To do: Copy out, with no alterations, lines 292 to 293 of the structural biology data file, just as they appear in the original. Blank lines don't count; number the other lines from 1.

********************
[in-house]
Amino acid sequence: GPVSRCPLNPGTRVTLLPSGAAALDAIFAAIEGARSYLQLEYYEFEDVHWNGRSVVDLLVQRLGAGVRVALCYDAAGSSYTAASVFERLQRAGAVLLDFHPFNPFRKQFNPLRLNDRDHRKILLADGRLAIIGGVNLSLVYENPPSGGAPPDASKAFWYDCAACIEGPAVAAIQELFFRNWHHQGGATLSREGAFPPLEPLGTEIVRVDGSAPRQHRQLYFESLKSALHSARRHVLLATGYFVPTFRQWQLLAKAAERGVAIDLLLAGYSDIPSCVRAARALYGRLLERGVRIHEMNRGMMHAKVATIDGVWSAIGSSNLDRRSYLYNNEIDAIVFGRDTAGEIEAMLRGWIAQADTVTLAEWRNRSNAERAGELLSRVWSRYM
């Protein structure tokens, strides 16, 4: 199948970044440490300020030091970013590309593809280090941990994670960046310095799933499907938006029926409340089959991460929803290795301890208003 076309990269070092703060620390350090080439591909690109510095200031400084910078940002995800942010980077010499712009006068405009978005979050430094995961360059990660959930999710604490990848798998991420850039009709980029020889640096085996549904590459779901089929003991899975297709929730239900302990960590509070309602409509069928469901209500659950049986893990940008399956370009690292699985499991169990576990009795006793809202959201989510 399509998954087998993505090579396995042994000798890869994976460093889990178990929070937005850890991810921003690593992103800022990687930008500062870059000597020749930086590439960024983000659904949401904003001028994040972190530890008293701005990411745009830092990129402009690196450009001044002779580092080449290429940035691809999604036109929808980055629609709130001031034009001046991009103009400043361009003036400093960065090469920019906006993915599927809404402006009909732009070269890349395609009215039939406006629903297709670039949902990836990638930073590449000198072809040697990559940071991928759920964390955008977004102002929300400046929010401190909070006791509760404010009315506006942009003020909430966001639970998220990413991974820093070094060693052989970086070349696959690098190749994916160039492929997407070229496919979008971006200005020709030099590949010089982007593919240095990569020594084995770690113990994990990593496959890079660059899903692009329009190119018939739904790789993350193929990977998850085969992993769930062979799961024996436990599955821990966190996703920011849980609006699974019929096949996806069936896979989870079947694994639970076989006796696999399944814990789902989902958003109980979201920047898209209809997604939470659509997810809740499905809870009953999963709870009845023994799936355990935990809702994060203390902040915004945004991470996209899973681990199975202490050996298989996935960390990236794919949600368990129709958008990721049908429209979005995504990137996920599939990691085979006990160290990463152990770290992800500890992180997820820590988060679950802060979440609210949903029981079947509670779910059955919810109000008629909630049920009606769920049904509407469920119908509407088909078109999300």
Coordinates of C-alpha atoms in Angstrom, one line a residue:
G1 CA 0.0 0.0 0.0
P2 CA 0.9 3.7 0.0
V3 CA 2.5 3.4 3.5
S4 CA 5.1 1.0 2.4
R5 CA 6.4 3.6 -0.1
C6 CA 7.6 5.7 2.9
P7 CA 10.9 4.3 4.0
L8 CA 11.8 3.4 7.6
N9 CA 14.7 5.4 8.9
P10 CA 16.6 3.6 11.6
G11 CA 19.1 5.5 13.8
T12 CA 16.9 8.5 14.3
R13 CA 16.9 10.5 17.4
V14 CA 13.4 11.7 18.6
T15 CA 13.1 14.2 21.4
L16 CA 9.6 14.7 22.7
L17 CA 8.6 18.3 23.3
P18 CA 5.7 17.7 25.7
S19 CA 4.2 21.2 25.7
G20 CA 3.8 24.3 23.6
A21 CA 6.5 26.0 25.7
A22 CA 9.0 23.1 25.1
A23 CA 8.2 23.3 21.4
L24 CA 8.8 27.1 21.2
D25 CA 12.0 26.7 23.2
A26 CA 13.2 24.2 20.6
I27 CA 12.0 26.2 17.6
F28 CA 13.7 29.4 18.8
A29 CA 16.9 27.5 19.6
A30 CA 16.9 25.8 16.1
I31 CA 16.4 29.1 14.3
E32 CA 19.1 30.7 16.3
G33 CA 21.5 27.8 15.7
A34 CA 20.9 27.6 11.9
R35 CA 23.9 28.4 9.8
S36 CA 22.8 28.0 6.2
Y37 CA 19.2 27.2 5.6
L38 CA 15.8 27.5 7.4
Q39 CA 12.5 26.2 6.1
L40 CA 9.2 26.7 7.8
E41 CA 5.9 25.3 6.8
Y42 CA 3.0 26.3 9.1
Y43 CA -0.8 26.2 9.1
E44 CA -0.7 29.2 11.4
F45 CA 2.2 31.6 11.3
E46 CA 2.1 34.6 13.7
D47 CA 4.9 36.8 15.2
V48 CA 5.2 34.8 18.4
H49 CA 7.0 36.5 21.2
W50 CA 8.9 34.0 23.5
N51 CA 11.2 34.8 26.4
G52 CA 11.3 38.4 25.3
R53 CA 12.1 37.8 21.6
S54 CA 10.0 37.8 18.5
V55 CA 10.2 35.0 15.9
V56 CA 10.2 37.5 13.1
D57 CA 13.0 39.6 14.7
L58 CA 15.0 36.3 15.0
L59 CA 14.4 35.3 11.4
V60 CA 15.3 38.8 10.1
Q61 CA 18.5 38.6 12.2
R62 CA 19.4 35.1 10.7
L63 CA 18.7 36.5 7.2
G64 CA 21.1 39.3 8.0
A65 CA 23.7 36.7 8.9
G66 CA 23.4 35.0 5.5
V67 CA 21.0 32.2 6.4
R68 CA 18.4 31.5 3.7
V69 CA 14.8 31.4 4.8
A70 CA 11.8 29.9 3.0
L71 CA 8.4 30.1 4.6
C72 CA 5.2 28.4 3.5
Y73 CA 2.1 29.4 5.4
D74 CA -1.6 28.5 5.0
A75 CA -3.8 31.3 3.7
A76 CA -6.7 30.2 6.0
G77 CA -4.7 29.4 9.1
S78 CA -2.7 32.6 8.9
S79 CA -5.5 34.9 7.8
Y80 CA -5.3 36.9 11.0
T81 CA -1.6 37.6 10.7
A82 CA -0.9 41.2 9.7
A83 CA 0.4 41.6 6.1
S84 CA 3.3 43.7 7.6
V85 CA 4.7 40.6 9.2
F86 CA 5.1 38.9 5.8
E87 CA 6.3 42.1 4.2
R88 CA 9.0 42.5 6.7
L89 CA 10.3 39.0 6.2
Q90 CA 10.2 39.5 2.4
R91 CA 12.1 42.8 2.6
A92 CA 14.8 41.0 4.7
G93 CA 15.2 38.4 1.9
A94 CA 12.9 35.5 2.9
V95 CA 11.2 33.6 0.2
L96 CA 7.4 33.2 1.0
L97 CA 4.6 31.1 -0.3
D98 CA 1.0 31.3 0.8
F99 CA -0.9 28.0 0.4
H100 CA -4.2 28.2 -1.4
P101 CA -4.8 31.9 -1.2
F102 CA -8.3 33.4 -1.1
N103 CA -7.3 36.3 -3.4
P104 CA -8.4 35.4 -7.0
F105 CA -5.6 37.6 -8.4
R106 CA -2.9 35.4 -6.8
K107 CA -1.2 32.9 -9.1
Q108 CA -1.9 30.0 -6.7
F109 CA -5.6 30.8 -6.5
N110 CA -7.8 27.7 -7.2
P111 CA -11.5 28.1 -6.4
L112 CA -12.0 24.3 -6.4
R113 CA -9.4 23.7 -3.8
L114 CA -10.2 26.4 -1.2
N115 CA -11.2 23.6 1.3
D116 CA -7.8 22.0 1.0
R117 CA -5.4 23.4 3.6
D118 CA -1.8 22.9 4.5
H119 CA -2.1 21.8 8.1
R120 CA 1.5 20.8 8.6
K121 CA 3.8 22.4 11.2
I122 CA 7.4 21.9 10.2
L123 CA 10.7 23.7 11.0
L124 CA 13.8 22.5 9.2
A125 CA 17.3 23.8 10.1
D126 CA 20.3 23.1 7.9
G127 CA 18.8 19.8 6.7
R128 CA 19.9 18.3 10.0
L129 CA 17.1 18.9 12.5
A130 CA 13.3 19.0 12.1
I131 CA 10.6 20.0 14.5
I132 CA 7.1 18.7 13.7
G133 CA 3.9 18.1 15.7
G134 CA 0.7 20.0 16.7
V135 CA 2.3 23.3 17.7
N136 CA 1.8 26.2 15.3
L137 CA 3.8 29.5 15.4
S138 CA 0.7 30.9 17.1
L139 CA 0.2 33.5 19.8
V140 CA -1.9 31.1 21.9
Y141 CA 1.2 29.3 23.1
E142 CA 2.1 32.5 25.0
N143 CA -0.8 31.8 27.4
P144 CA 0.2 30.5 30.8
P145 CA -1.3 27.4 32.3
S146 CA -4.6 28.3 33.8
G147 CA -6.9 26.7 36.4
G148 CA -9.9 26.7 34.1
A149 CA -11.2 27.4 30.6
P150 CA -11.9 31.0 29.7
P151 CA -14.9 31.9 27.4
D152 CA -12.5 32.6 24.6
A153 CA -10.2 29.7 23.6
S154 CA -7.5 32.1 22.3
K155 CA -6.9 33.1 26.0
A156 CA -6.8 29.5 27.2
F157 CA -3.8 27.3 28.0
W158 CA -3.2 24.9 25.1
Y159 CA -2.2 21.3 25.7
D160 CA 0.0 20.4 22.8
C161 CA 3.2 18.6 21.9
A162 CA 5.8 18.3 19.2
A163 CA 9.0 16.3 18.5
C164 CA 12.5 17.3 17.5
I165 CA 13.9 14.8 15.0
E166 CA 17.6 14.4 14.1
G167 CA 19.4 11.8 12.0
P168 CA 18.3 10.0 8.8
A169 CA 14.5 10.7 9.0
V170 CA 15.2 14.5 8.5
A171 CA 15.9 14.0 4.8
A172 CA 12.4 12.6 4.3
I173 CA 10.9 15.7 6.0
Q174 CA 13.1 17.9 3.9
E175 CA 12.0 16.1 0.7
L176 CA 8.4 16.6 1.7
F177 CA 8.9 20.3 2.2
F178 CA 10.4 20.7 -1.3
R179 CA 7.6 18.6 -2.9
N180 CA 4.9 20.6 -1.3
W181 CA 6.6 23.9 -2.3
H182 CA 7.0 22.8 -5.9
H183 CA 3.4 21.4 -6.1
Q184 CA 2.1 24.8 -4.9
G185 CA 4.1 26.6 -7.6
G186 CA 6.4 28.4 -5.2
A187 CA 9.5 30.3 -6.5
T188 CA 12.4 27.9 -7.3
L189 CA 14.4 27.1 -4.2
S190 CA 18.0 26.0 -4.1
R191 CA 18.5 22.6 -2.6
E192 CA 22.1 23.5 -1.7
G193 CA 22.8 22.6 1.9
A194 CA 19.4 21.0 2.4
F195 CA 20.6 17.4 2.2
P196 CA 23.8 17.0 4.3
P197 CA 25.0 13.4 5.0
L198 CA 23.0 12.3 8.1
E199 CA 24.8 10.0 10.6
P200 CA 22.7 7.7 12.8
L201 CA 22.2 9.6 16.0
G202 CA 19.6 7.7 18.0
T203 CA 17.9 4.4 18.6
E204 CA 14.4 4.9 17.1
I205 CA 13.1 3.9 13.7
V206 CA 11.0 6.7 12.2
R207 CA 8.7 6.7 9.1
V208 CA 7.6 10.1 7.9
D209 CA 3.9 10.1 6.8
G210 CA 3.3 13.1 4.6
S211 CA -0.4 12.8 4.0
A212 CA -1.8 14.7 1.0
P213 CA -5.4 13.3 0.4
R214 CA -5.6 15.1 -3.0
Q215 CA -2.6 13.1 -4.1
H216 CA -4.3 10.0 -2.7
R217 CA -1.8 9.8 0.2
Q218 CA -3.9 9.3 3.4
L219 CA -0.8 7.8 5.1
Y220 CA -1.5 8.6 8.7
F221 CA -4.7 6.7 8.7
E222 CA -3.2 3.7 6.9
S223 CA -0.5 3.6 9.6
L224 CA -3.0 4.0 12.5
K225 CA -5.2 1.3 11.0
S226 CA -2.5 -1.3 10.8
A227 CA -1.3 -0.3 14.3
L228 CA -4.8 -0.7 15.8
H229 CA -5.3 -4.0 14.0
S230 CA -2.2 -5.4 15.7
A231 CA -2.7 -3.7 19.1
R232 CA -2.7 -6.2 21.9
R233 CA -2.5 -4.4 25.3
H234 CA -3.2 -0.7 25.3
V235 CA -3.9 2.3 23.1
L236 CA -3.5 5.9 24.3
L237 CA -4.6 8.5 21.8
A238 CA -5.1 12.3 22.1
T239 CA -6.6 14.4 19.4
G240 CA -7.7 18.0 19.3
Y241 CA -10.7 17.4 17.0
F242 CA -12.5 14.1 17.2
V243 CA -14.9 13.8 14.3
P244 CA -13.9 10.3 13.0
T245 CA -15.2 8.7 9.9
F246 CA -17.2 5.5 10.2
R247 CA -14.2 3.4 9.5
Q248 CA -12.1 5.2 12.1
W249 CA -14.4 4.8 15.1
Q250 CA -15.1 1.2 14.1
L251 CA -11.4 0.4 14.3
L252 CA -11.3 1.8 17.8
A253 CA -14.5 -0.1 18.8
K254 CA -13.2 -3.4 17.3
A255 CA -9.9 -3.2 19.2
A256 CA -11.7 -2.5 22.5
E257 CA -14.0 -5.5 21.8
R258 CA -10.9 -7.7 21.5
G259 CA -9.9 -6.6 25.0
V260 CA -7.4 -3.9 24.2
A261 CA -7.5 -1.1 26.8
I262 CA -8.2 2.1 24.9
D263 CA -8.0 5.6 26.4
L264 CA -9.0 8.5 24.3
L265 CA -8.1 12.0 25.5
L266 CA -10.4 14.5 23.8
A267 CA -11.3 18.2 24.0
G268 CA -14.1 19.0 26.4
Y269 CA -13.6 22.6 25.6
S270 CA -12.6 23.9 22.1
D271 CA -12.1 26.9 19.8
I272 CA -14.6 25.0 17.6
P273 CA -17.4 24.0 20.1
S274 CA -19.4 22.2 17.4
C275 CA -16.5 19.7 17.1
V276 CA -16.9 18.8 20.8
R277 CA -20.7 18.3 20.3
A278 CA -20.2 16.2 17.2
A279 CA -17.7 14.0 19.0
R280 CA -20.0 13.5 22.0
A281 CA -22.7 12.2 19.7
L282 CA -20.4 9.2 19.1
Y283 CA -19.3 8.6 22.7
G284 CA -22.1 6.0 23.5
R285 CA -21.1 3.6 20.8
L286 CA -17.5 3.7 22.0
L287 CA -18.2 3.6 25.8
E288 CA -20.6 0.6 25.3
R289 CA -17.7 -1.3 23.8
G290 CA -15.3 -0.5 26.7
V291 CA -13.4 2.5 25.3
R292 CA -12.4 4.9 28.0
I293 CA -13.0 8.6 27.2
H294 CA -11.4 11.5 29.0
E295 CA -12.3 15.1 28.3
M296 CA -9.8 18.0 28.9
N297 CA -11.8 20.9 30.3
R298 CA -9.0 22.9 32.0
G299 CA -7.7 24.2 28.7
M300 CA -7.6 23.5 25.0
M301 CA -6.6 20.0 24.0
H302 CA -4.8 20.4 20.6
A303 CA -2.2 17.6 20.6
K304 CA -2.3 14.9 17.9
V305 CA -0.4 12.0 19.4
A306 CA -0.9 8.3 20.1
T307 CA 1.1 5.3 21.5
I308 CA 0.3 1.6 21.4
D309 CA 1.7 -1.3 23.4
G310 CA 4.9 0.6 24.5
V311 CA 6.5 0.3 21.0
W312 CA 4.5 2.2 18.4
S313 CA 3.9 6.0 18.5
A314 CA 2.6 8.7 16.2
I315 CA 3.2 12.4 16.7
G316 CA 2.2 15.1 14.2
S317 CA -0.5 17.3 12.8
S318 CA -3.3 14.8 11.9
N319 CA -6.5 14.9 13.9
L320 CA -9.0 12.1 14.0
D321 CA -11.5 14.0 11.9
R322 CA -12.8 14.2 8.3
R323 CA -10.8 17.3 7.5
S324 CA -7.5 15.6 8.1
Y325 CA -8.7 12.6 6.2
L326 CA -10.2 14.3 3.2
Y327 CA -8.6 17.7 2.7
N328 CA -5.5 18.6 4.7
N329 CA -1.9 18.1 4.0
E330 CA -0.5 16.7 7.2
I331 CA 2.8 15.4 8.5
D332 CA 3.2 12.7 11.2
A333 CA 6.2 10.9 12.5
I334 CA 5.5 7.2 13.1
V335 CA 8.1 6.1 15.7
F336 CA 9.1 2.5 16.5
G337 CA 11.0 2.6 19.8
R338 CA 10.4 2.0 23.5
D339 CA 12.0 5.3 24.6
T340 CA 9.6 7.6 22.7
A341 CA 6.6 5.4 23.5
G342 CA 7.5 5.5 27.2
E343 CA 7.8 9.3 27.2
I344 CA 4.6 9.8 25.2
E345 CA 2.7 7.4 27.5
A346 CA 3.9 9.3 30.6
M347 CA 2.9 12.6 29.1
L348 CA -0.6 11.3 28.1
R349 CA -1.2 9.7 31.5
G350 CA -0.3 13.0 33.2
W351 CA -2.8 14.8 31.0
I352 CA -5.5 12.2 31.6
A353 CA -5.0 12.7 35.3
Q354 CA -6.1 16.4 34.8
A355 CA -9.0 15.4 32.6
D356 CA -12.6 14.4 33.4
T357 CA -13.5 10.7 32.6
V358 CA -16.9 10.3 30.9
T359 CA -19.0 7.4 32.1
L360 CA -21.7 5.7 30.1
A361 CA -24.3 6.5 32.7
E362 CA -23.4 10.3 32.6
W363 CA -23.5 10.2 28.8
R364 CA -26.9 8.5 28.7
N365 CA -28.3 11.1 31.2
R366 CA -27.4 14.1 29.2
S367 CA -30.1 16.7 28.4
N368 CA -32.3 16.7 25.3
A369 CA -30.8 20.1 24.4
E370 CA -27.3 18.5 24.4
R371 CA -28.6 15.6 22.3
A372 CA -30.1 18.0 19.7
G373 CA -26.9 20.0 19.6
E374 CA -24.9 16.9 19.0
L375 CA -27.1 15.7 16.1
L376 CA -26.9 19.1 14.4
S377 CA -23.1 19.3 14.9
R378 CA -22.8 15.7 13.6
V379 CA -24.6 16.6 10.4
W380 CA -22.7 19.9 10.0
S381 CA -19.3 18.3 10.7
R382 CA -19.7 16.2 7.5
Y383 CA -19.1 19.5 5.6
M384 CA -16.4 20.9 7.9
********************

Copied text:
E288 CA -20.6 0.6 25.3
R289 CA -17.7 -1.3 23.8